Ezine Article Tip
How To Tell What Chords To Play
When Not In Sheet Music
Hi there. I am Ron Leegee, the ezinearticles author of this article.
In this piano lesson we learn about chords not in sheet music.
When you look at piece of sheet music you see that there are
two treble clefs and a bass clef sometimes. Why are there two
treble clefs you ask? The top treble clef usually contains the
melody line. The second treble clef is an optional line that
may contain all the 3 note chords and their rhythm pattern.
What if it does not and all you see are 2 note chords
occasionally and you see the melody line repeated again?
How are you going to play the 3 note chords if you cannot find
them in the sheet music?
That second treble clef line is an arrangement that is put there so that you can play some 2 note chords in the
same hand as the melody. That is usually your right hand.
In this piano lesson we learn how to use the left hand
to play chords. In the right hand you play the melody.
Again, you ask how are you going to play the chords if they
are not in the sheet music?
I figured out a way around this. Just look at the name of the chord above a measure. Look at the Piano Chord Chart of the chords. If the key is in C, and the name of the chord is C, then look at the C Major Chord image on this page. In the key of C, there are usually C, F, and G chords. For F, see the F Major Chord image. For G, see the G Major Chord image.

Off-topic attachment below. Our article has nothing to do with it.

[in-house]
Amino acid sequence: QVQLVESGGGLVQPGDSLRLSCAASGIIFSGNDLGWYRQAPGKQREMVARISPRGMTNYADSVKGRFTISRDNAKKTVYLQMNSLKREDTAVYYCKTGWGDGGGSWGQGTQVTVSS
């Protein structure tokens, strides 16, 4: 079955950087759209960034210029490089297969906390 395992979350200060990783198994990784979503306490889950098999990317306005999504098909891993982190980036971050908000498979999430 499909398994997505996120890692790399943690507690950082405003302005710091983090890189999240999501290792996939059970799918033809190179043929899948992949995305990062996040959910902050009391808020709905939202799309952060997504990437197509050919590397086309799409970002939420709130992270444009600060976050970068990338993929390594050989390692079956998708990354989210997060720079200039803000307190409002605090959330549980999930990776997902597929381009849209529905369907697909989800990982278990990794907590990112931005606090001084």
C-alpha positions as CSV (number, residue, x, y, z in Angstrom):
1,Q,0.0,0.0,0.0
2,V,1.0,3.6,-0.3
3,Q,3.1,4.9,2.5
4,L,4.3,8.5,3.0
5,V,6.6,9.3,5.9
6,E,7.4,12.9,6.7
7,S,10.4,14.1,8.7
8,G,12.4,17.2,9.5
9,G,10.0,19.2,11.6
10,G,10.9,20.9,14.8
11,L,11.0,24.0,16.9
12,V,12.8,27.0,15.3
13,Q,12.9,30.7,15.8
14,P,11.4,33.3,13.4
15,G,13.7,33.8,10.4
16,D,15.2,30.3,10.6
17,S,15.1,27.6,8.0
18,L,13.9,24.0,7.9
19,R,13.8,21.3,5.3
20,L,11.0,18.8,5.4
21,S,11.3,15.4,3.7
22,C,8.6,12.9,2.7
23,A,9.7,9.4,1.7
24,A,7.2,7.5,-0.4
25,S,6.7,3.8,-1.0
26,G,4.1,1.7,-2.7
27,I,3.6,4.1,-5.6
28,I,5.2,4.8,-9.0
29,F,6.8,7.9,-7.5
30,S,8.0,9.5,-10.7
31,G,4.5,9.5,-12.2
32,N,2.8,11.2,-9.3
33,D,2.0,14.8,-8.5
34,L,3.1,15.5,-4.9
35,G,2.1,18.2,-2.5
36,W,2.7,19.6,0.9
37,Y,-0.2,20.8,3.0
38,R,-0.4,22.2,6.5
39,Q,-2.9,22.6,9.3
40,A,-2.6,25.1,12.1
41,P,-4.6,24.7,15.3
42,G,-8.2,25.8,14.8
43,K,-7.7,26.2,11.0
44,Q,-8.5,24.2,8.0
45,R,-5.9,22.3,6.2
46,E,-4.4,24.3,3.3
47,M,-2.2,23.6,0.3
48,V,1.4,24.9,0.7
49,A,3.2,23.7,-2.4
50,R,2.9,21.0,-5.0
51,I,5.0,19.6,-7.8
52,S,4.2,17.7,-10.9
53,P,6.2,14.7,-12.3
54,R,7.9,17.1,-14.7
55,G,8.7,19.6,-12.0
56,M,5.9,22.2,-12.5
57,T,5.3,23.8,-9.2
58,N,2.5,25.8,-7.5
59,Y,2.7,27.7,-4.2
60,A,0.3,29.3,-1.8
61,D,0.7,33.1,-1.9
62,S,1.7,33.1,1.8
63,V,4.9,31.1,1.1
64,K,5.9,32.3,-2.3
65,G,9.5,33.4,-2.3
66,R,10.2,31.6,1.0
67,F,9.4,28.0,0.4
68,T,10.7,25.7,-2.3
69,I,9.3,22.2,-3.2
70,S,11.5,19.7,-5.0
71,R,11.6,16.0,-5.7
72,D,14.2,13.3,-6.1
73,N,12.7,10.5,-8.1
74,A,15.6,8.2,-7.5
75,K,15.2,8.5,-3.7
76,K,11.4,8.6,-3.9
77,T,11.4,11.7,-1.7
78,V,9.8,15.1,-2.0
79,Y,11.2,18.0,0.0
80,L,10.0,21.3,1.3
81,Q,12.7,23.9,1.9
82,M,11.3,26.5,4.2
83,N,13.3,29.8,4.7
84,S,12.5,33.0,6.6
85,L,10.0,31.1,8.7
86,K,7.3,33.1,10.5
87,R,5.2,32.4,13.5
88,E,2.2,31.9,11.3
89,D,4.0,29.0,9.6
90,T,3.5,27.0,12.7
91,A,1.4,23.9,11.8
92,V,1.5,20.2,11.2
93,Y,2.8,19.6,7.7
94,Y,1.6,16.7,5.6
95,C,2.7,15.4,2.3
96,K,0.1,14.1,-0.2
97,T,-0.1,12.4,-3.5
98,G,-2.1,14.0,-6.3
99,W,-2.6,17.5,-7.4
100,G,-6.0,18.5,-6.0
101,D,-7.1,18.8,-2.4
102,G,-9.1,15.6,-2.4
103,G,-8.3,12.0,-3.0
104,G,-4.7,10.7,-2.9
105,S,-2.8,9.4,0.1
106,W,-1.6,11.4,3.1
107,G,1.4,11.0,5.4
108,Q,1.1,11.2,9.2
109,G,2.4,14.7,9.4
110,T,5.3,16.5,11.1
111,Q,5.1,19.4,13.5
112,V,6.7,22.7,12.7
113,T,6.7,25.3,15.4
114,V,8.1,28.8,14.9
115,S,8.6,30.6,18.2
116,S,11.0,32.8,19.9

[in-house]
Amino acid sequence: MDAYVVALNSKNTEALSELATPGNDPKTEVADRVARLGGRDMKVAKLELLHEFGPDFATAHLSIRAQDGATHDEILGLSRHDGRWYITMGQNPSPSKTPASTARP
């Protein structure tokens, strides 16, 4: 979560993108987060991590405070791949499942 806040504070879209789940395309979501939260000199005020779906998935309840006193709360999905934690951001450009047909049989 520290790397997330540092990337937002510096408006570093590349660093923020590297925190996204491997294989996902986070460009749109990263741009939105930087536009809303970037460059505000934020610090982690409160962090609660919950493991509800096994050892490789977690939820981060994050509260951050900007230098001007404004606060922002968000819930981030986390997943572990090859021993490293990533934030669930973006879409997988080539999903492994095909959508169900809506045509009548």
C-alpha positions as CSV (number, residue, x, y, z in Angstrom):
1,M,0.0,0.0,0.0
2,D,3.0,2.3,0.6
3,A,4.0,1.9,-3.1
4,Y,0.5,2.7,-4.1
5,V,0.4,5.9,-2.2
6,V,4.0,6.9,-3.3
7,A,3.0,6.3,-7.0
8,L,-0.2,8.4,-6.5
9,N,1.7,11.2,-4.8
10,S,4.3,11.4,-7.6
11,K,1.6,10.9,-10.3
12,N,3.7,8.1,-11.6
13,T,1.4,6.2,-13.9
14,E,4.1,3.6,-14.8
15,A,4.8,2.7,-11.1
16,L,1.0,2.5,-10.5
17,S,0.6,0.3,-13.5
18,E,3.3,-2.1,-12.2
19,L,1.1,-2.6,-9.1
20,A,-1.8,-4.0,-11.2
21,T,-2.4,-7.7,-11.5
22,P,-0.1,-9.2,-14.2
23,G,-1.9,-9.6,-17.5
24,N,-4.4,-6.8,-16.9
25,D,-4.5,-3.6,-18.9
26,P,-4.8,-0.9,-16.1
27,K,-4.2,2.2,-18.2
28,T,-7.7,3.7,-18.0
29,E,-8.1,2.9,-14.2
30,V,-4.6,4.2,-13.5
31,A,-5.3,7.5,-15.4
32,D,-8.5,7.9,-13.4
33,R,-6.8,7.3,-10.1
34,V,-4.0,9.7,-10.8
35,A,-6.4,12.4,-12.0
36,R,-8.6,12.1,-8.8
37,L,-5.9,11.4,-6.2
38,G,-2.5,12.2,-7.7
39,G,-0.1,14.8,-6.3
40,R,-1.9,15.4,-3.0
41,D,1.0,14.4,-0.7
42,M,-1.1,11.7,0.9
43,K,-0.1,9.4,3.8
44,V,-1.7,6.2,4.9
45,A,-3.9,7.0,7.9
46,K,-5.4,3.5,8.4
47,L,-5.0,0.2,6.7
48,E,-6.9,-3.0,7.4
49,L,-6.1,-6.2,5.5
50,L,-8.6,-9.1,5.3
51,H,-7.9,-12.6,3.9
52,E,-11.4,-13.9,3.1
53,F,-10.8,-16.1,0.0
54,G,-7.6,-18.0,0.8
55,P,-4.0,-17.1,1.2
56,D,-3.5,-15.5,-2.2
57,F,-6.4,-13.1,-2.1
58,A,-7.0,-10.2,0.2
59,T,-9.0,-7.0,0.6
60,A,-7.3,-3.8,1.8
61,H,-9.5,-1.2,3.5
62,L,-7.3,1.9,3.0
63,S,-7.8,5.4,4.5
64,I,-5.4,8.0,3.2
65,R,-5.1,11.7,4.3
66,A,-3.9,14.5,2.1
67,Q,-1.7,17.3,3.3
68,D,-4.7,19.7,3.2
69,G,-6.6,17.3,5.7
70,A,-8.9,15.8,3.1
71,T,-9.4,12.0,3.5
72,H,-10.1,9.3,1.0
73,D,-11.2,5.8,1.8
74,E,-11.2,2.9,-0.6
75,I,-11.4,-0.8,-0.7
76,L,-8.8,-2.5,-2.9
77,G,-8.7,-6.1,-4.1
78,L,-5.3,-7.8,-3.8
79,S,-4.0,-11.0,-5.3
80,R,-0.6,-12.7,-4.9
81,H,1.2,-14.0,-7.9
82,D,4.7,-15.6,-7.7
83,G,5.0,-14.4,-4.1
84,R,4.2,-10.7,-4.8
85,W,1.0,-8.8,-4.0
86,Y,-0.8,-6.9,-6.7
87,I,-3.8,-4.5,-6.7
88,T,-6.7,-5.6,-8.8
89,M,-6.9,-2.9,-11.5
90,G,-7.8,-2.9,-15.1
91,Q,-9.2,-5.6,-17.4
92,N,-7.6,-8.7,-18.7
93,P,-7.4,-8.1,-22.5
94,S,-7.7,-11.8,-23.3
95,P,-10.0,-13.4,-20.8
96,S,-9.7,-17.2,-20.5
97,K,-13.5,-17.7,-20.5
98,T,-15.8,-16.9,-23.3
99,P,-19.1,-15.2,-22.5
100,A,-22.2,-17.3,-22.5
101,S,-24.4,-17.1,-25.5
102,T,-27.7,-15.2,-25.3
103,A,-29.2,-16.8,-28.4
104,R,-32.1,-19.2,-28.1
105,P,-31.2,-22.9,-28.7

Go to a Piano Chord Chart like this
They would be in the chord progression of I-IV-V pattern.
Go to the
Chord Inversions page on the menu to find various ways to play the 1-4-5 chord pattern.
Then what duration do you play them for if they are not in the sheet music?
You can try to use your play by ear skills or develop them and see if you can guess the chord rhythms in the song.
If you listen to the song and you cannot guess the rhythm
for the chords, then try the following piano lesson.
In many songs, there are 4 beats per measure.
You usually play 4 times per measure.
Try it with the piano. Play the 3 note C chord 4 times per measure.
Do this for each measure that you see the C chord above the staff.
Then play the F chord and G chord each measure that you see the
chord in the staff.
There is an online
that can give you more tips.